In planning this year’s TechDays conference, we made some significant changes to the developer tracks: they were reformulated into:
As the track lead for the Developing for the Microsoft-Based Platform track at TechDays Canada 2009 conference, I thought I’d take the time to talk about it and praise its virtues.
Each track lead has the responsibility of designing his or her track. We pored over all the sessions from TechEd North America 2009, consulted with developers or IT pros for their opinions on what topic they’d like covered and came up with a selection of 8 sessions for each track.
When choosing my sessions, I kept these philosophies in mind:
The Developing for the Microsoft-Based Platform track breaks down into four topic areas, as shown in the diagram below:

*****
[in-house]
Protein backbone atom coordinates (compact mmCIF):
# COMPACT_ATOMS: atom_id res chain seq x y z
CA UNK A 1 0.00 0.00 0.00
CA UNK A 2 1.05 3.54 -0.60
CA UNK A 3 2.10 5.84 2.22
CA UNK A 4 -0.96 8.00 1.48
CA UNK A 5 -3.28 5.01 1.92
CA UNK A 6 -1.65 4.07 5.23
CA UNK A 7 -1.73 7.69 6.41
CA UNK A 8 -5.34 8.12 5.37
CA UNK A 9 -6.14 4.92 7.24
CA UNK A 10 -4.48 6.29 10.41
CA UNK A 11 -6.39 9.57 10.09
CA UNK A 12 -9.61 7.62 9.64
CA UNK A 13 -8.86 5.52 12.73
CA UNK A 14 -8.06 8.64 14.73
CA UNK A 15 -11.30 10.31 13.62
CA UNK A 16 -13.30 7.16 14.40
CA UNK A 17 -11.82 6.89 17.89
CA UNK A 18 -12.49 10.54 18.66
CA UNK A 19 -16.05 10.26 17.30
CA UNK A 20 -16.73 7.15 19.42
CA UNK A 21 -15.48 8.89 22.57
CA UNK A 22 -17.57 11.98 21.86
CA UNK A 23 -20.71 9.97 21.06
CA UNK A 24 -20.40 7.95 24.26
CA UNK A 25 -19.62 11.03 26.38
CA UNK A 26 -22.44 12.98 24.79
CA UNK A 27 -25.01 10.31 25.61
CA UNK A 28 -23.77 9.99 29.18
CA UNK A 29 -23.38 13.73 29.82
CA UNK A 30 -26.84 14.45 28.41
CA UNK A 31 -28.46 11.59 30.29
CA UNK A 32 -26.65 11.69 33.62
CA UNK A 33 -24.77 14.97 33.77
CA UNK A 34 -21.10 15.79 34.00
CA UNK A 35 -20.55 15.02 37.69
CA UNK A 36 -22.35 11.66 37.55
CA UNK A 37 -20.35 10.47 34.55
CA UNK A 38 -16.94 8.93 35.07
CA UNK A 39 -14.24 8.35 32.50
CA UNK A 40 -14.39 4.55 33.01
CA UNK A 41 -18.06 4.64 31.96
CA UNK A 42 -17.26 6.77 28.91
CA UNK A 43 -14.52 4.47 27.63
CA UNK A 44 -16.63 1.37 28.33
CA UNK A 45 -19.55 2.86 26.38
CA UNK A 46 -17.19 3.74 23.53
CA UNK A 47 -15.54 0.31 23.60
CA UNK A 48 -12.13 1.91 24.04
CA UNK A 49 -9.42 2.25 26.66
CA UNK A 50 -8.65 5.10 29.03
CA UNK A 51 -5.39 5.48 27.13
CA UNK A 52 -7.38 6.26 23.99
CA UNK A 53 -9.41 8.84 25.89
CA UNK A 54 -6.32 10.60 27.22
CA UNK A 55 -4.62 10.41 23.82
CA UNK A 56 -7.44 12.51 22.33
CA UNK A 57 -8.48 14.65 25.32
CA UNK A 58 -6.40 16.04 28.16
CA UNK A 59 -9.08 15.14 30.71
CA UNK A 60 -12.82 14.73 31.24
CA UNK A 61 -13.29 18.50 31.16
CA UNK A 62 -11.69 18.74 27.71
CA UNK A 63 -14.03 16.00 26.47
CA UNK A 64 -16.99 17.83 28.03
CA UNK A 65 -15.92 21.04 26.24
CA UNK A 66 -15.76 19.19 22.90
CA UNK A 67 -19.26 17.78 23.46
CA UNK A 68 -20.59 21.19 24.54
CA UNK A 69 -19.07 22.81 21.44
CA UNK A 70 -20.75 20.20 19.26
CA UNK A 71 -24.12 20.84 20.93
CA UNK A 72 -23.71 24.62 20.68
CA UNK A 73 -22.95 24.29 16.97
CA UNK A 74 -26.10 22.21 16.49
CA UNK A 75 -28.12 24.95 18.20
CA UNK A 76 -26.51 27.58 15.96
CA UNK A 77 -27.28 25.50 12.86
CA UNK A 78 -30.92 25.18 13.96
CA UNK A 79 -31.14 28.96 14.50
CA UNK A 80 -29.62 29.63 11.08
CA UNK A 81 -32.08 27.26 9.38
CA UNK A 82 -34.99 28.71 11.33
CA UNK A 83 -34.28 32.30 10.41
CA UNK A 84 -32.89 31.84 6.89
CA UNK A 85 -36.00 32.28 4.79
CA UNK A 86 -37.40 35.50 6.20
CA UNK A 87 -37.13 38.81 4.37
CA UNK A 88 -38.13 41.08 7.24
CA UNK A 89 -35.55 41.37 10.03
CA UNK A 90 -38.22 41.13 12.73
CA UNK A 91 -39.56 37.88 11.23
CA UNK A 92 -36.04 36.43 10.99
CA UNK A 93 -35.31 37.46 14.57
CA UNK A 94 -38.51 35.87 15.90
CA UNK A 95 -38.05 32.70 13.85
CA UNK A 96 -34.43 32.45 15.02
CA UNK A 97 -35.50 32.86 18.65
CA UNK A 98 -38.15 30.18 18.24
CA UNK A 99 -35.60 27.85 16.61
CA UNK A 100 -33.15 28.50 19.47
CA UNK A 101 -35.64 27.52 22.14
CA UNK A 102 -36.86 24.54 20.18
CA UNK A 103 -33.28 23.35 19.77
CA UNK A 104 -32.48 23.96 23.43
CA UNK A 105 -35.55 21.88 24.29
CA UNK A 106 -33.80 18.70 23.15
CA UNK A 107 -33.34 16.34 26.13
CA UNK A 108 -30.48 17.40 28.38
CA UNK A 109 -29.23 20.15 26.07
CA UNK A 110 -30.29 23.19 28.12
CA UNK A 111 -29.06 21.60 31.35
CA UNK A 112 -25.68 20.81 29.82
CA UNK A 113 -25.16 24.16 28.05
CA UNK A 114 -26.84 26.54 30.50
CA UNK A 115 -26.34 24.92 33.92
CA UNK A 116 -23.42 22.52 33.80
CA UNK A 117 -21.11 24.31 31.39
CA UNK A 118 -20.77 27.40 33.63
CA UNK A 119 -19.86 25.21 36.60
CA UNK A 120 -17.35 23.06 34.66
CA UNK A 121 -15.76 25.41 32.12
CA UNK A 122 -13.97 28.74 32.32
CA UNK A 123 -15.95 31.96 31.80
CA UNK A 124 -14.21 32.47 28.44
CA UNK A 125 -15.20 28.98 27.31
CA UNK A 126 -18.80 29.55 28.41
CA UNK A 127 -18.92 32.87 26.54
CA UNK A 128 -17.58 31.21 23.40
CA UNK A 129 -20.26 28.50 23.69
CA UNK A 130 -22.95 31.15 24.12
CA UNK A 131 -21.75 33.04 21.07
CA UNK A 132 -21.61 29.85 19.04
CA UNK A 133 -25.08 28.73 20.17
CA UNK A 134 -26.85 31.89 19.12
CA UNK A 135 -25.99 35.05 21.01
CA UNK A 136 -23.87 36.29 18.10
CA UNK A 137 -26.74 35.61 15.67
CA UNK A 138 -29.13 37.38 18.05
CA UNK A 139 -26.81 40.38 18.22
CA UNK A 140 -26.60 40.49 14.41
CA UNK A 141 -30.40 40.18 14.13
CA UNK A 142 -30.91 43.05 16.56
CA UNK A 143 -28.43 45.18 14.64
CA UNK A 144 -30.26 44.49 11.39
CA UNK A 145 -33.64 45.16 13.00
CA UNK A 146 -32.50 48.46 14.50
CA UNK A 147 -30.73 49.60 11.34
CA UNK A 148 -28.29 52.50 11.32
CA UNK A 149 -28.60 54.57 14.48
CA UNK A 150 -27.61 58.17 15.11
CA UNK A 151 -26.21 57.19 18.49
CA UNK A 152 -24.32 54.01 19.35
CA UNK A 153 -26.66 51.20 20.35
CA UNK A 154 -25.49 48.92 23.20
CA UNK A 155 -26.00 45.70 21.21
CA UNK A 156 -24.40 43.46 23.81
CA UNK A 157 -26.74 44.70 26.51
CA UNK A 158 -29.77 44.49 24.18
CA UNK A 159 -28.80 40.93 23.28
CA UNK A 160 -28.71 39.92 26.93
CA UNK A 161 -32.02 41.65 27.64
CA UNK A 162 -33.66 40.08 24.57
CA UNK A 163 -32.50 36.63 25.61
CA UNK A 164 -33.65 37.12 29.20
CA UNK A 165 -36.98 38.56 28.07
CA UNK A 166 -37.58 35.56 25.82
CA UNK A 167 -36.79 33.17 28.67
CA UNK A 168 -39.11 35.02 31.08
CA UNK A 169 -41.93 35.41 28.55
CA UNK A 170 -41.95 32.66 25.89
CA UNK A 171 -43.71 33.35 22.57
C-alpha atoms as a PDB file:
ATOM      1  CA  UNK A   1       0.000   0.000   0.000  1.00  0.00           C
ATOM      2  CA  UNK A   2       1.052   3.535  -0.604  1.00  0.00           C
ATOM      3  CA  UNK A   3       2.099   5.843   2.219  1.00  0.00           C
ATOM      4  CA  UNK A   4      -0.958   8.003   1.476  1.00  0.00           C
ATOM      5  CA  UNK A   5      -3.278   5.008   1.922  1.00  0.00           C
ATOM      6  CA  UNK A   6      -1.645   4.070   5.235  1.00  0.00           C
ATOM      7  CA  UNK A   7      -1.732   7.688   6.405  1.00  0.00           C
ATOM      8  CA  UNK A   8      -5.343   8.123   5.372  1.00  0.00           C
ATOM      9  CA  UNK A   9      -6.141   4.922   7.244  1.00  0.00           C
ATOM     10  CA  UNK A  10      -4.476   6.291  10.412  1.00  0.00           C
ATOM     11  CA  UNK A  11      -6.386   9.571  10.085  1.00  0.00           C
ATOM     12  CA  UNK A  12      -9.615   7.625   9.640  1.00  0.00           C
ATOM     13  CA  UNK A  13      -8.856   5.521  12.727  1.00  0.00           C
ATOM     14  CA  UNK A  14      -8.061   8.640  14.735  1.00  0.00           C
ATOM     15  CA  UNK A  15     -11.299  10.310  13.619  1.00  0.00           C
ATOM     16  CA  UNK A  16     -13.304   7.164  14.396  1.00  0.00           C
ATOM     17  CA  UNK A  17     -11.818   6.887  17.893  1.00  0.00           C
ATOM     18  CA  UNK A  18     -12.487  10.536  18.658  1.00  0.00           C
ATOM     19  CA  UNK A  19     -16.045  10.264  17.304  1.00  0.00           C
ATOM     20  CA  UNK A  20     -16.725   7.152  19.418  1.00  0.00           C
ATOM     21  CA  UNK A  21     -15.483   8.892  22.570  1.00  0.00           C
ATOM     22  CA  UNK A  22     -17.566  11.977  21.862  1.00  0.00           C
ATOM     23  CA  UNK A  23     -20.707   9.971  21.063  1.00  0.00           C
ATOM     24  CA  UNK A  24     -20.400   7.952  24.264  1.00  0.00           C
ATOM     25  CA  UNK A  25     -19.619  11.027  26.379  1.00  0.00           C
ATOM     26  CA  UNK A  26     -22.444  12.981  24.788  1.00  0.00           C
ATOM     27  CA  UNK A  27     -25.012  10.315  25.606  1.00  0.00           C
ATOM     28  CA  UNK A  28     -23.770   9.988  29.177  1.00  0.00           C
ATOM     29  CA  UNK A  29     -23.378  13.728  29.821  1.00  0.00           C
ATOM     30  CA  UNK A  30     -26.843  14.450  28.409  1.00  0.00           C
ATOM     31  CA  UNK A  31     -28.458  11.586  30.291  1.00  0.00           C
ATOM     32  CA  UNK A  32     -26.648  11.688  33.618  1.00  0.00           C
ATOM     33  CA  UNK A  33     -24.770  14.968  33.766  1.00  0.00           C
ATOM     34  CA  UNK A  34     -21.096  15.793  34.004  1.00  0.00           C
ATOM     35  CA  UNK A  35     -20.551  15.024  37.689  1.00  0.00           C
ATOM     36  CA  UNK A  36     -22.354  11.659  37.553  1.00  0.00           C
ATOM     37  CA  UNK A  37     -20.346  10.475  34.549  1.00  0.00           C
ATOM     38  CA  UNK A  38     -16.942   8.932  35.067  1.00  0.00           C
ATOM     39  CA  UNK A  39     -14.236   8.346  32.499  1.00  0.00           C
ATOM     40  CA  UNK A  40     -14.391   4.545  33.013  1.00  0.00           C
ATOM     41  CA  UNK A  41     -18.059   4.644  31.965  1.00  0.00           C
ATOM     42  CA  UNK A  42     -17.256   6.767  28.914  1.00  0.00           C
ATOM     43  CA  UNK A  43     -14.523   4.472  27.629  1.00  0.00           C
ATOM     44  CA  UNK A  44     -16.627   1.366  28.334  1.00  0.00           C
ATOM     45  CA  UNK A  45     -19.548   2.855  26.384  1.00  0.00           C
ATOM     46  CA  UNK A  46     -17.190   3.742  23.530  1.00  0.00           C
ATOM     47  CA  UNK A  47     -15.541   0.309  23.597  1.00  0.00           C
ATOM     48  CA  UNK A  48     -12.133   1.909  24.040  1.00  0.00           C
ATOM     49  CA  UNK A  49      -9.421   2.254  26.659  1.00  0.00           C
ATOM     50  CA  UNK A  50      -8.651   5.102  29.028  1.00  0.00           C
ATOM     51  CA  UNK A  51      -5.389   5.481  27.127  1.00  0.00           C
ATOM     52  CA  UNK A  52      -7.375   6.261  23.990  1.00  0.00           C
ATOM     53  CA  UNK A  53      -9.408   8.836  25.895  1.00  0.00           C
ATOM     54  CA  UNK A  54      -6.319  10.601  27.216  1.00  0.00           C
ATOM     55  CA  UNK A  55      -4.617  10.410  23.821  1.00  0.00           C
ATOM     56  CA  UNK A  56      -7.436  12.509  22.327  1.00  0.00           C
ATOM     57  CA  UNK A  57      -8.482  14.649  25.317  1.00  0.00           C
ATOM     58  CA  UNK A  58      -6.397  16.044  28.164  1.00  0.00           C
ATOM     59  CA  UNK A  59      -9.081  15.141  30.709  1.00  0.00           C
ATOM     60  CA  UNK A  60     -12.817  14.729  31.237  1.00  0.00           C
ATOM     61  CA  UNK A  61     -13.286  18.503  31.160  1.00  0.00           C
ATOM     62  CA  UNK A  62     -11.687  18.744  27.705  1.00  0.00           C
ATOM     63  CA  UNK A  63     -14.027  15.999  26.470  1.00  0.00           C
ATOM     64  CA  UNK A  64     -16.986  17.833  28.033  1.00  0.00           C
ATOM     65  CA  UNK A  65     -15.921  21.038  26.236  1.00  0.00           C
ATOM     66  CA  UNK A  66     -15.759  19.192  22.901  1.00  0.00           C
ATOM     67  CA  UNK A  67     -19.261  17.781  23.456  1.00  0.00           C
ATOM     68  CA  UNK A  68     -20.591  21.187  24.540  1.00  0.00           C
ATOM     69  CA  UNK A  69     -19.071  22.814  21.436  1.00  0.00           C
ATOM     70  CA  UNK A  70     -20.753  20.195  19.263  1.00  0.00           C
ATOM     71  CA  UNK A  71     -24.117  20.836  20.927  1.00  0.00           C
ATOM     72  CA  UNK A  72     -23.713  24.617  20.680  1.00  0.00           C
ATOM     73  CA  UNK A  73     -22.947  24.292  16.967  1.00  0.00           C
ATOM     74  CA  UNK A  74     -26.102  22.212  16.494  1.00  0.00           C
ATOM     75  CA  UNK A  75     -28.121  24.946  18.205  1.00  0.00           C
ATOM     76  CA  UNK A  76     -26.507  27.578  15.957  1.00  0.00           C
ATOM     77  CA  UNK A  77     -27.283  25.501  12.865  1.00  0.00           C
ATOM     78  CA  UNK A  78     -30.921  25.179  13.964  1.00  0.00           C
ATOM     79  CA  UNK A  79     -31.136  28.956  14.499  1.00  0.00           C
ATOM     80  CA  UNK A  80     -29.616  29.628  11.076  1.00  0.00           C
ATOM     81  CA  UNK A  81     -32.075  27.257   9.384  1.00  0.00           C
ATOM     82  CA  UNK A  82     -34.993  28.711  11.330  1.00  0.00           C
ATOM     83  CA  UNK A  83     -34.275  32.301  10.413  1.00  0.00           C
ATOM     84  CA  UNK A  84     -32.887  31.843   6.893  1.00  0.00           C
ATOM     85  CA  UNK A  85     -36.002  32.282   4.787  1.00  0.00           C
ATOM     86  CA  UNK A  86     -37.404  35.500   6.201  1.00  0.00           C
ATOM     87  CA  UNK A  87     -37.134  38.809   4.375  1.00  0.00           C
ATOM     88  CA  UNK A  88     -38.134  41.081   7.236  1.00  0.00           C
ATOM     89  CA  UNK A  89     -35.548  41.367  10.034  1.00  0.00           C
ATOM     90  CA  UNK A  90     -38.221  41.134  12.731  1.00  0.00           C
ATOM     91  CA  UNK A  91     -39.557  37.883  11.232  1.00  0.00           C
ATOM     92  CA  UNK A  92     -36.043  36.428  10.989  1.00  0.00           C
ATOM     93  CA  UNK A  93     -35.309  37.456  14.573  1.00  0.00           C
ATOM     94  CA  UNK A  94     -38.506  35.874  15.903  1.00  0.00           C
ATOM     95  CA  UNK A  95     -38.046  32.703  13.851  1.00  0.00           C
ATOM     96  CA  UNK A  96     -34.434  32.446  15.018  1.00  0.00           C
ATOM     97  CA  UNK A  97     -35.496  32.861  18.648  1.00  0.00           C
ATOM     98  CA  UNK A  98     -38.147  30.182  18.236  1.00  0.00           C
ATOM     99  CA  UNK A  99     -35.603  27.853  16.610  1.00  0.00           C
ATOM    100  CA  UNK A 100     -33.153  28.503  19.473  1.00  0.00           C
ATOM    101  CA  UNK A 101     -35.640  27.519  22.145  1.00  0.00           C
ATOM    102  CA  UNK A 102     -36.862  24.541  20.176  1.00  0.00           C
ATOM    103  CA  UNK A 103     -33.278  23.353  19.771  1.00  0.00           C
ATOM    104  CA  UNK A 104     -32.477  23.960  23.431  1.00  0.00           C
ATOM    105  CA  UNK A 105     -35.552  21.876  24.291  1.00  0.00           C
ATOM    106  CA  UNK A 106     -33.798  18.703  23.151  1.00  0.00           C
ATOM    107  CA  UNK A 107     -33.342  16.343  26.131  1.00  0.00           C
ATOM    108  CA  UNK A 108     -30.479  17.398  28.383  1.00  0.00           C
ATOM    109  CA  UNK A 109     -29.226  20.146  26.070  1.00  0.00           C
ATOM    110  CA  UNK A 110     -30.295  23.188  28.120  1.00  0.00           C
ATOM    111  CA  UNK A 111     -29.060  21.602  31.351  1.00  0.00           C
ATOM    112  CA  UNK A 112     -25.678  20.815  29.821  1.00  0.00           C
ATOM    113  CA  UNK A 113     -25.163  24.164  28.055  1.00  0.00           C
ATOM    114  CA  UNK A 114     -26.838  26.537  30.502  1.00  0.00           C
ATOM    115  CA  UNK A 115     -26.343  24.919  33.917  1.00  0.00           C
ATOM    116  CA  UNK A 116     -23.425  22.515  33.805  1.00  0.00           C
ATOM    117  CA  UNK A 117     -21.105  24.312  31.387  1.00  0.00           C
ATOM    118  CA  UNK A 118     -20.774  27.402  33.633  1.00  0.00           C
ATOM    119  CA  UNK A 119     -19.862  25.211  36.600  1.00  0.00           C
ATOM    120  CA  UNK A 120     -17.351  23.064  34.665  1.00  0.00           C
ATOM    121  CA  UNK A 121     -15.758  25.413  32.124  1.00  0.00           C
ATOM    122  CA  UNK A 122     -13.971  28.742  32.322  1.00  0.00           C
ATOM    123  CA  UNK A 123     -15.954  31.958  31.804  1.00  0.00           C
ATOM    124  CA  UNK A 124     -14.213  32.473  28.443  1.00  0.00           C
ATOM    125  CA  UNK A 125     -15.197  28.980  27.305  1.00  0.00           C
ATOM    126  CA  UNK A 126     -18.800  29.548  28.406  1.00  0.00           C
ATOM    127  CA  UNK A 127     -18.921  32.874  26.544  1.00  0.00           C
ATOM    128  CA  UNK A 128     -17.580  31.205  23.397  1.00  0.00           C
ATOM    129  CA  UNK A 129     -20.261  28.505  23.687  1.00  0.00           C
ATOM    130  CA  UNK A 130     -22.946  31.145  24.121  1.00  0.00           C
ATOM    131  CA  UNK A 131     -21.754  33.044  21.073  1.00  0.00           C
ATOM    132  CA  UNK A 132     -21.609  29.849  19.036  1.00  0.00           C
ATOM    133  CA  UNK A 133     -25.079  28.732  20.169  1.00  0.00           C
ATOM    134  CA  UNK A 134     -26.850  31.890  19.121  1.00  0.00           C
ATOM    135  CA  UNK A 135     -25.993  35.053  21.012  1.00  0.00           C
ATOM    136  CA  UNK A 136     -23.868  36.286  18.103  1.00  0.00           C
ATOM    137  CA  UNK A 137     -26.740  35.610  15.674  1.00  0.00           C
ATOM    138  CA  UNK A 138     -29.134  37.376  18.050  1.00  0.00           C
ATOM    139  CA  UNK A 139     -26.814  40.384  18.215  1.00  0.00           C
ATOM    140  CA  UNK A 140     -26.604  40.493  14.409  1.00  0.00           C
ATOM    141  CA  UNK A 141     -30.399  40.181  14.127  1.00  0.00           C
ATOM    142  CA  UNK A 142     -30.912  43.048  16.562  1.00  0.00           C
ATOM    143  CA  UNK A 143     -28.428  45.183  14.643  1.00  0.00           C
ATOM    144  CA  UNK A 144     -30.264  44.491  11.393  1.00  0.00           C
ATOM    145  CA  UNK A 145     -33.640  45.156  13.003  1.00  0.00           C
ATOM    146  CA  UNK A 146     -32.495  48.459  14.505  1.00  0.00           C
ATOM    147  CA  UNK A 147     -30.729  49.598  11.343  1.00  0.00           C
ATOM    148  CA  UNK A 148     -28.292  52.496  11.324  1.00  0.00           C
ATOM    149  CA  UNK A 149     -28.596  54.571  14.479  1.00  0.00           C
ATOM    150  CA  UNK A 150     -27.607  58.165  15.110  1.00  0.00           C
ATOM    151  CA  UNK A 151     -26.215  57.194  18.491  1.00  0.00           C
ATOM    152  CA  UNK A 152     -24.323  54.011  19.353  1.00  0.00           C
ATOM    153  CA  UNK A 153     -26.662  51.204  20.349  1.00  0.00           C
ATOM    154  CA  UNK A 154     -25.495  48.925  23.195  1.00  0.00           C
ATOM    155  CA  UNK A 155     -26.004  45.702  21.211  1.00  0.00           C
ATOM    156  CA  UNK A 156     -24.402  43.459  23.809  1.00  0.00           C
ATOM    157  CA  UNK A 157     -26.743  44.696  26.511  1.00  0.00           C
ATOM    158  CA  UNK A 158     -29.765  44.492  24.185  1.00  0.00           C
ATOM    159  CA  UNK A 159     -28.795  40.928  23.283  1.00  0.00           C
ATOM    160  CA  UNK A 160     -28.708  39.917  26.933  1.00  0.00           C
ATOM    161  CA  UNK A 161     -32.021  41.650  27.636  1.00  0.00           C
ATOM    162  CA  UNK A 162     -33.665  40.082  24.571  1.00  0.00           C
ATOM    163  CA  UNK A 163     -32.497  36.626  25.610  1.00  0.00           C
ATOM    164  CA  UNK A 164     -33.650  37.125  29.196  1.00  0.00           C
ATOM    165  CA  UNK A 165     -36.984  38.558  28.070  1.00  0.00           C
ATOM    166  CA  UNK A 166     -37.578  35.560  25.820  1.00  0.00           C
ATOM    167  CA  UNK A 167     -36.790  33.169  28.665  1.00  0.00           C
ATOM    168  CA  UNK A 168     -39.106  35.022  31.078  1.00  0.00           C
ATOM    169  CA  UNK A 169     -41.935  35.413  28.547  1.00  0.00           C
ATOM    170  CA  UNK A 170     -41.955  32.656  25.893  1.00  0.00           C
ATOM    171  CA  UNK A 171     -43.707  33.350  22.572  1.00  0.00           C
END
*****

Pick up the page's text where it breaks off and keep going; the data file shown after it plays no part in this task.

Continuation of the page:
The topic areas are:
They’re explained in greater detail below.
Day 1 of the Developing for the Microsoft-Based Platform is about building the front end, that layer of our applications with which the user interacts, and about giving the user the best experience possible.
The morning will be an introduction to the latest version – version 3 – of our rich interface technology Silverlight and our rich interface-building tool, Expression Blend. In the afternoon, we’ll shift the focus to building client technology by looking at the PRISM guidelines for building applications with modular Silverlight- and WPF-based front ends and the API code pack for building .NET applications that take advantage of Windows 7’s new UI features.
The tools and technologies covered on Day 1 are:
Track Introduction Presented by Joey deVilla 9:00 a.m. – 9:15 a,m.